(10) |

This narrow window for , as well as the Higgs mass prediction of Eq. (8), are the main predictions of this theory. To test the theory experimentally, therefore, it is important to measure with certain precision.

With a large mass of Eq. (10), discovery of wino dark matter at the LHC is not possible. Dark matter direct detection is also hard as the only coupling of dark matter is to the chargino and gauge boson. This coupling only allows either tree-level inelastic scattering or one-loop suppressed elastic scattering with nuclei. Due to the mass splitting, observation through inelastic scattering is not possible. The dark matter-nucleon elastic scattering cross section at one loop is given in Ref. [41] as about . It is beyond the reach of XENON 100kg or LUX 300kg, but can be reached by SuperCDMS phase C and LZ20T. Detection of this wino is possible at future detectors but the dark matter mass can not be determined to better than . The best measurement of the dark matter mass probably comes from indirect detection, especially that of monochromatic gamma lines.

The indirect detection of wino dark matter is possible due to a large Sommerfeld enhancement associated with the highly-degenerate and large wino masses. The most promising channel is the monochromatic gamma lines, which we will focus on. The cross section for is calculated in Ref. [32]. For the mass range given above, the effective cross section is

(11) |

Compared with the cross section without the Sommerfeld effect, this enhancement corresponds to a boost factor of () for () TeV. As shown in Figure 8, this is within the reach of MAGIC even for the dark matter profile at the Galactic Center much shallower than NFW. The energy resolution is expected to be similar to lower energies, so that the mass of wino dark matter can be measured to in the near future.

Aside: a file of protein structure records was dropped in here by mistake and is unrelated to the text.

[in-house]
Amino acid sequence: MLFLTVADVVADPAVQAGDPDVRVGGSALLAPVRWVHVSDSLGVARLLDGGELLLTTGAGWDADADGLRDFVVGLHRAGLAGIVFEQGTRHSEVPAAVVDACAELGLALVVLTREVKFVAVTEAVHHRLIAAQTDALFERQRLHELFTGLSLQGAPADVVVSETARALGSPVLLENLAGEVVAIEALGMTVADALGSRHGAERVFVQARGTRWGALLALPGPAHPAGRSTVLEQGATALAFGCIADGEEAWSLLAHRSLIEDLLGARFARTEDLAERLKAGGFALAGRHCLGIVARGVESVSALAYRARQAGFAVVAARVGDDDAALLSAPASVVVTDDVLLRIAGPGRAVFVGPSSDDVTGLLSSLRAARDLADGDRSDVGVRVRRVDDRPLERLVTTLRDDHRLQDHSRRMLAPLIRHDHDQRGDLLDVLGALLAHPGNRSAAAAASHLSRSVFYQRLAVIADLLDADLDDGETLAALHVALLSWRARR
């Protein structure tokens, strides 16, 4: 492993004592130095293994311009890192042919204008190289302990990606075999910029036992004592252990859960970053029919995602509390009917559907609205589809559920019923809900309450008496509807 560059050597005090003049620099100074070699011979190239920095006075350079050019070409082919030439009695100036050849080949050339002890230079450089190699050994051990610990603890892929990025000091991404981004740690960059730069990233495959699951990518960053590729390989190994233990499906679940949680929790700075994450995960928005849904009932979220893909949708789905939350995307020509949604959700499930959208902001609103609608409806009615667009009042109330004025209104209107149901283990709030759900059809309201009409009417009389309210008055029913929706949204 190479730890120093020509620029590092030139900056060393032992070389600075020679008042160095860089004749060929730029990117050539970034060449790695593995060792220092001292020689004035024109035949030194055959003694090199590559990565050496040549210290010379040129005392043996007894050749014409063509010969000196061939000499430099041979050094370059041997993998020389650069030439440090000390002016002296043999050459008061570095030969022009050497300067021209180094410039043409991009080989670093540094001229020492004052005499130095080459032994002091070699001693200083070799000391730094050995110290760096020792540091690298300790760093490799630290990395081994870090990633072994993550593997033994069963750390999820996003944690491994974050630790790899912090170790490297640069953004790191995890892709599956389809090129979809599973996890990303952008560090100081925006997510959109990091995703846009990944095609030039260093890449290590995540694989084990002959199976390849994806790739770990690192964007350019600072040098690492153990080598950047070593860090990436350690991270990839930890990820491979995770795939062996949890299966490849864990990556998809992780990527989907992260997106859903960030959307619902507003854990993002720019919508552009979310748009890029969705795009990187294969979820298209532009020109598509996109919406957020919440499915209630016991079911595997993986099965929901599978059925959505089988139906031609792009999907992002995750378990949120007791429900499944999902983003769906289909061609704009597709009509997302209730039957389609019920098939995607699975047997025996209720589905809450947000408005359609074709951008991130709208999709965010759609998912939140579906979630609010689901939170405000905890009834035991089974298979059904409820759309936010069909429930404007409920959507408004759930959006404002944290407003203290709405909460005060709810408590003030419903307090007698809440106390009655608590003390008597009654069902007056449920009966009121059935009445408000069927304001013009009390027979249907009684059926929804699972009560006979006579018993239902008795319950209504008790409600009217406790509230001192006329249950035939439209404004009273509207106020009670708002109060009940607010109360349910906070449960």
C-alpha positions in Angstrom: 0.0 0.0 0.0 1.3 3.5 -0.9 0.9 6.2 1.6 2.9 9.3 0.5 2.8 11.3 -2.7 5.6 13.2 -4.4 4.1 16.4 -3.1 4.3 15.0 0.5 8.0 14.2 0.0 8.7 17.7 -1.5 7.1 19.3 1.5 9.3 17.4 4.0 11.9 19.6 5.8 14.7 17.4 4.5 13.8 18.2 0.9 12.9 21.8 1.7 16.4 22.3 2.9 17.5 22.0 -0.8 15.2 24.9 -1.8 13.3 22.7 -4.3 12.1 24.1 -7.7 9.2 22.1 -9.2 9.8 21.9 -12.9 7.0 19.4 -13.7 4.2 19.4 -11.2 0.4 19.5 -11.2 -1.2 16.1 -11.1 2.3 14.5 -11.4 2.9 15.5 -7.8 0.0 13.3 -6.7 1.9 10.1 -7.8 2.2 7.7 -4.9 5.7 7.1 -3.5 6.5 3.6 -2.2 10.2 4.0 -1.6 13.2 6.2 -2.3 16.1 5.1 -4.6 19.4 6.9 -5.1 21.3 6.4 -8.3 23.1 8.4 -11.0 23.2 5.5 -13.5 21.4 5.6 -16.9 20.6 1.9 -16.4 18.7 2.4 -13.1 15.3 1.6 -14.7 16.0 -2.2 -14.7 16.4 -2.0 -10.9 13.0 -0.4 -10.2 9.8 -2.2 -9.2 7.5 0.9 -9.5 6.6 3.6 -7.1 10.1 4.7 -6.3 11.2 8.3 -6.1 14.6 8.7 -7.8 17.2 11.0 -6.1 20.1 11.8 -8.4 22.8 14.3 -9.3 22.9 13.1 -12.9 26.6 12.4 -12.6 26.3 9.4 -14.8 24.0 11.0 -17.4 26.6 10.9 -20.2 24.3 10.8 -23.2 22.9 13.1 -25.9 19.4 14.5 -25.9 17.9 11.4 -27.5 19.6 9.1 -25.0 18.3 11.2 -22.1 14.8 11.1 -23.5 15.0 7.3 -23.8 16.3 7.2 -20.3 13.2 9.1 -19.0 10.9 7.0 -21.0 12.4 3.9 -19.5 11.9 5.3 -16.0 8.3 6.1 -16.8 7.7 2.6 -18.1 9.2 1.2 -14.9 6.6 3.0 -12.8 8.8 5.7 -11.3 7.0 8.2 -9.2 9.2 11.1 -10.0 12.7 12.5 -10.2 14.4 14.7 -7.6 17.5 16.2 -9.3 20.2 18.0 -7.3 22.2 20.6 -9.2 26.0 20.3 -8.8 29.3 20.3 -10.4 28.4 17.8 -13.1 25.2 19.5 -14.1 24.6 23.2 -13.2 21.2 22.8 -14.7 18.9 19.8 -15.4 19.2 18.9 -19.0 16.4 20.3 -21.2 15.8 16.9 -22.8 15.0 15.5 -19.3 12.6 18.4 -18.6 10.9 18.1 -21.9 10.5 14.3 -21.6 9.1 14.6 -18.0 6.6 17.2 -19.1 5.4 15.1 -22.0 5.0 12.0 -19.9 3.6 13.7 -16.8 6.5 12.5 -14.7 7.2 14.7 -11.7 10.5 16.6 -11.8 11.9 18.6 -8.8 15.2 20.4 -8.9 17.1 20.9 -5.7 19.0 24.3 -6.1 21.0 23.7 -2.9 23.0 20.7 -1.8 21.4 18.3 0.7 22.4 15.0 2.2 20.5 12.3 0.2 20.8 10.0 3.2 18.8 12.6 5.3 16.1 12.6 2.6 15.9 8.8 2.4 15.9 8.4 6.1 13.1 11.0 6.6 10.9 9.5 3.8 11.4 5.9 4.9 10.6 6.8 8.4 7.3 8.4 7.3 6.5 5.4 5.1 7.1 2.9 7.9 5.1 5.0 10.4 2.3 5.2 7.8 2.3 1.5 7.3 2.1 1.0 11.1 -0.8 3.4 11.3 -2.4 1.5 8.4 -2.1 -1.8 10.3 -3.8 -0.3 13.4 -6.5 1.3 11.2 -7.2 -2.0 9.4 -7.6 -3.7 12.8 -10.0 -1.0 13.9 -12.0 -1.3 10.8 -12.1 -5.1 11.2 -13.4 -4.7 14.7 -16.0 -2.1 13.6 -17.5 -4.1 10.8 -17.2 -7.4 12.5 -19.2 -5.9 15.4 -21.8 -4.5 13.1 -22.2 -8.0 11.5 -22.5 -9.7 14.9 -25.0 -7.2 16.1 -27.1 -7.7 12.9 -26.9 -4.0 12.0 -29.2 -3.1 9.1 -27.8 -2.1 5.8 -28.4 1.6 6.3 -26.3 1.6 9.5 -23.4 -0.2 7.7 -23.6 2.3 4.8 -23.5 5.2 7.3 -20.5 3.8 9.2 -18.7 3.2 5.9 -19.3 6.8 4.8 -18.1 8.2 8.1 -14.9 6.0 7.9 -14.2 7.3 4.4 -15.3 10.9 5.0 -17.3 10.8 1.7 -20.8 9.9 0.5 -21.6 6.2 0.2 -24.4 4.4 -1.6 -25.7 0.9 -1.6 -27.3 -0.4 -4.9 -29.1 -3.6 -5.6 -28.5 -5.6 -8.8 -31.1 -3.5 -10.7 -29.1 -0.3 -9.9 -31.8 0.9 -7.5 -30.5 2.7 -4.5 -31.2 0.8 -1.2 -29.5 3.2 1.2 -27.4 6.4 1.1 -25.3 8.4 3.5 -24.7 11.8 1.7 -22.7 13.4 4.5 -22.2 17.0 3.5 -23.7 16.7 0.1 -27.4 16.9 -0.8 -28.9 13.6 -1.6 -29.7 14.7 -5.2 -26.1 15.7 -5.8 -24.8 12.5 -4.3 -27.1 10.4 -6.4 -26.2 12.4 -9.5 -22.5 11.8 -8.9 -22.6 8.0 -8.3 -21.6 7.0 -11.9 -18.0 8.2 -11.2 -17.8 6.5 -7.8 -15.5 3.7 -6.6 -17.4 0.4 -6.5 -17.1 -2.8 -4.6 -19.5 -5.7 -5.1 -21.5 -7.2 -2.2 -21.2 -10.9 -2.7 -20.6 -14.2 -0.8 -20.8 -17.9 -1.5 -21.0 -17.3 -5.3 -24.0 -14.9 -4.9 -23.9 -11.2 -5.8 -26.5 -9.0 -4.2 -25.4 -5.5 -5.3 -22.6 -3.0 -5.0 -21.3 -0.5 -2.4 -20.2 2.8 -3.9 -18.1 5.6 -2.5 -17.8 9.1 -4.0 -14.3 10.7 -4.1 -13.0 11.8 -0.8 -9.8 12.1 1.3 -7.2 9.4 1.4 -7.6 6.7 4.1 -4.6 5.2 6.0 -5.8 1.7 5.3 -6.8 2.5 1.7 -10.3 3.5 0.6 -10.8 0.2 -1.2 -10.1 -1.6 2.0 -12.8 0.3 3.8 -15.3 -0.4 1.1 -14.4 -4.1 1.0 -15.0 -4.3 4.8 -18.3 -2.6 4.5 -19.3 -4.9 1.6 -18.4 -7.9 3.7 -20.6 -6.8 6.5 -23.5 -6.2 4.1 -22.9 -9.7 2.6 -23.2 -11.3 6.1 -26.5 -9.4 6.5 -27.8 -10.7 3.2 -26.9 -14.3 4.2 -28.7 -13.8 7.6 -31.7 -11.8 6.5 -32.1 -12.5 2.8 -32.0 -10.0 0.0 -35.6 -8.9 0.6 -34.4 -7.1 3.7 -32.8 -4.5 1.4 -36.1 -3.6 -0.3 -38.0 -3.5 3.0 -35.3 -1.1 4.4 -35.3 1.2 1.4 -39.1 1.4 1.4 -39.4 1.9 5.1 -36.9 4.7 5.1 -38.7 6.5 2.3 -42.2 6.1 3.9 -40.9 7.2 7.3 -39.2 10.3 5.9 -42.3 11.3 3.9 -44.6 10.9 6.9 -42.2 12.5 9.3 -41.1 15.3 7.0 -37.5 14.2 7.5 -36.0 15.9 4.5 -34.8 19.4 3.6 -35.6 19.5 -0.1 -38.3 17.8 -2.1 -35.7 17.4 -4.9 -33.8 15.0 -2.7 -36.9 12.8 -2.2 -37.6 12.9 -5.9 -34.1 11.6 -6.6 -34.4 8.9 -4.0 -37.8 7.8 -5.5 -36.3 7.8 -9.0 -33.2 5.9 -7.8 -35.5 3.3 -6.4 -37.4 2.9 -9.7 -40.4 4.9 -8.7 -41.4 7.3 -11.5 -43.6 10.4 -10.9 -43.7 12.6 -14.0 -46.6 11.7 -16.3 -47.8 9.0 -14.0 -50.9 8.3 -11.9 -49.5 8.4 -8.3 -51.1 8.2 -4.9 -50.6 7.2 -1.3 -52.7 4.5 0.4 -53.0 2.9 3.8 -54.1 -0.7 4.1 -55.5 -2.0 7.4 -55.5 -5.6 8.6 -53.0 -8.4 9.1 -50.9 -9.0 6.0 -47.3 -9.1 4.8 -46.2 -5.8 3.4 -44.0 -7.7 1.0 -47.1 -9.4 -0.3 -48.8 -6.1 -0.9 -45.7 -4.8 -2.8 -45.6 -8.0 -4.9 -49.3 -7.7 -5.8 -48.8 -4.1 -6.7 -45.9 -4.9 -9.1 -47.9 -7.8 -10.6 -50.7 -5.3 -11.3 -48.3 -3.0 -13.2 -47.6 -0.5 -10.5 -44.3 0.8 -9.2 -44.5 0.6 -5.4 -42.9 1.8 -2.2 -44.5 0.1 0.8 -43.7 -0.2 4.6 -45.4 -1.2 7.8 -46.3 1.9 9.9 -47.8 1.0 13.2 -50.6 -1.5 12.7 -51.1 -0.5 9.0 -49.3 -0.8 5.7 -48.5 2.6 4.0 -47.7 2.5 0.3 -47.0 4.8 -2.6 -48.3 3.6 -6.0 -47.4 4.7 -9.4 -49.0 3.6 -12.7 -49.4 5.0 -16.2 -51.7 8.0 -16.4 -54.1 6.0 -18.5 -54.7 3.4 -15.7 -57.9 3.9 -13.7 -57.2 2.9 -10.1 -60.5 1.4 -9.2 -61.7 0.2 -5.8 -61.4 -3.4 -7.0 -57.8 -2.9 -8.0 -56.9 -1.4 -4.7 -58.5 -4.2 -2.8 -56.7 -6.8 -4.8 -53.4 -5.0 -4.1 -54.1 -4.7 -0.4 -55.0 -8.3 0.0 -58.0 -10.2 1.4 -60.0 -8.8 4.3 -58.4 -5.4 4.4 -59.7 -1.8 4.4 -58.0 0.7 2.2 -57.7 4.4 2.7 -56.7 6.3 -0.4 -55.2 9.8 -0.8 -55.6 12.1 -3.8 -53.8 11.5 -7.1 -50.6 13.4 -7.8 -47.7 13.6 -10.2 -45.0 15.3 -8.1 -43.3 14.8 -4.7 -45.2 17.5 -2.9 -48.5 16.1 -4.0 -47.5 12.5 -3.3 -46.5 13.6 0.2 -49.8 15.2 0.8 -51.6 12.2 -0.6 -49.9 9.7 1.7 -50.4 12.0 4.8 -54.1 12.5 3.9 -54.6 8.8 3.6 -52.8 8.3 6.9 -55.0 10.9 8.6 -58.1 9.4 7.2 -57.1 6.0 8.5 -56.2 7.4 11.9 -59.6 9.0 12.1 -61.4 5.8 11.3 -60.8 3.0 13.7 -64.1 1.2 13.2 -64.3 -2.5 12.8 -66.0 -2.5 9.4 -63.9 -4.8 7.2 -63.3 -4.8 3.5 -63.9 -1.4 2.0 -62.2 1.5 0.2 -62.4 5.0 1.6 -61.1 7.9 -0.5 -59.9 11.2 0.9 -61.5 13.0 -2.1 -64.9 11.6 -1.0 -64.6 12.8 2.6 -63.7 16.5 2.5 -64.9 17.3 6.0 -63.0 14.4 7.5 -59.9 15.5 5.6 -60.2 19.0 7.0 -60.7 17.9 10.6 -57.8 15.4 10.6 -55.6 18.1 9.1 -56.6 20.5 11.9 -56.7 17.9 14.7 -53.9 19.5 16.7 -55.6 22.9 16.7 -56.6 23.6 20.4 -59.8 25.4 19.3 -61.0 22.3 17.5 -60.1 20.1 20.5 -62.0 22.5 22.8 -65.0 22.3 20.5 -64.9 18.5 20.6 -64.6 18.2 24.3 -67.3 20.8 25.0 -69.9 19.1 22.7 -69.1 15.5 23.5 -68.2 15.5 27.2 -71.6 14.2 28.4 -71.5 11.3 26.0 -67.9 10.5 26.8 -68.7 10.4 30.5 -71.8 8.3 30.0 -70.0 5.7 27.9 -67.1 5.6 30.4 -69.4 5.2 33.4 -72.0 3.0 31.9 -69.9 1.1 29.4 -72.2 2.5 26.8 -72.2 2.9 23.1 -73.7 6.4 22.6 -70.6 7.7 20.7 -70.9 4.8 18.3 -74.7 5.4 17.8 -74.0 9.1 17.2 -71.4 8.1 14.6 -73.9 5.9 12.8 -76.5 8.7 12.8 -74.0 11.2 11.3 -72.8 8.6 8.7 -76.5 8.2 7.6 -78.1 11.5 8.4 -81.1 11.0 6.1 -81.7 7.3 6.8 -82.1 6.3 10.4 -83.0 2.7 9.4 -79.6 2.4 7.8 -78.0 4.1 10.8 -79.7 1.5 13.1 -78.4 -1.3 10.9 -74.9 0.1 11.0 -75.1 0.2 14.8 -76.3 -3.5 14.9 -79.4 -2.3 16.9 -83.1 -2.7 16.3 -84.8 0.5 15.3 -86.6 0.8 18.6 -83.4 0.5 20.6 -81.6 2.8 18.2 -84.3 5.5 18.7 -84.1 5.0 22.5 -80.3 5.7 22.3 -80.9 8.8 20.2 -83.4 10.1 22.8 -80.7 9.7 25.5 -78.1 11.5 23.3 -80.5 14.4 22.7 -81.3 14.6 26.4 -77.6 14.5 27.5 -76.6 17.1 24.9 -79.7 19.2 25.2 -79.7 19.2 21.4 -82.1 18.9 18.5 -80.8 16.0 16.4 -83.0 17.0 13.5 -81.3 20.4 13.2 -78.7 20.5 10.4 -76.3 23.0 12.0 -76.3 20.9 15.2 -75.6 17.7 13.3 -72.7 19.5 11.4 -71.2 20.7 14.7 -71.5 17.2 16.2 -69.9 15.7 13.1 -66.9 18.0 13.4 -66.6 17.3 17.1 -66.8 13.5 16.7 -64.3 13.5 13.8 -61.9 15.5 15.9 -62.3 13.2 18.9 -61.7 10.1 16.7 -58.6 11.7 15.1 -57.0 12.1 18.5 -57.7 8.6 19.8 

## 7 Discussion and Conclusions

A description of nature that contains unexplained fine-tunings is deeply unsatisfactory. There is no natural explanation for the observed size of the cosmological constant, and preliminary investigations of the weak scale have failed to uncover any sign of a natural explanation for the size of electroweak symmetry breaking. Yet both of these fine-tunings can be understood from environmental selection on a multiverse. The cosmological constant is close to a catastrophic boundary at which large scale structure fails to form [3], and the weak scale is close to a catastrophic boundary at which complex nuclei are unstable [4]. If the LHC fails to uncover a natural theory for the weak scale, then the evidence for the multiverse will be strengthened; if evidence is found that supports an elementary Higgs boson to very high energies, this strengthening will be highly significant.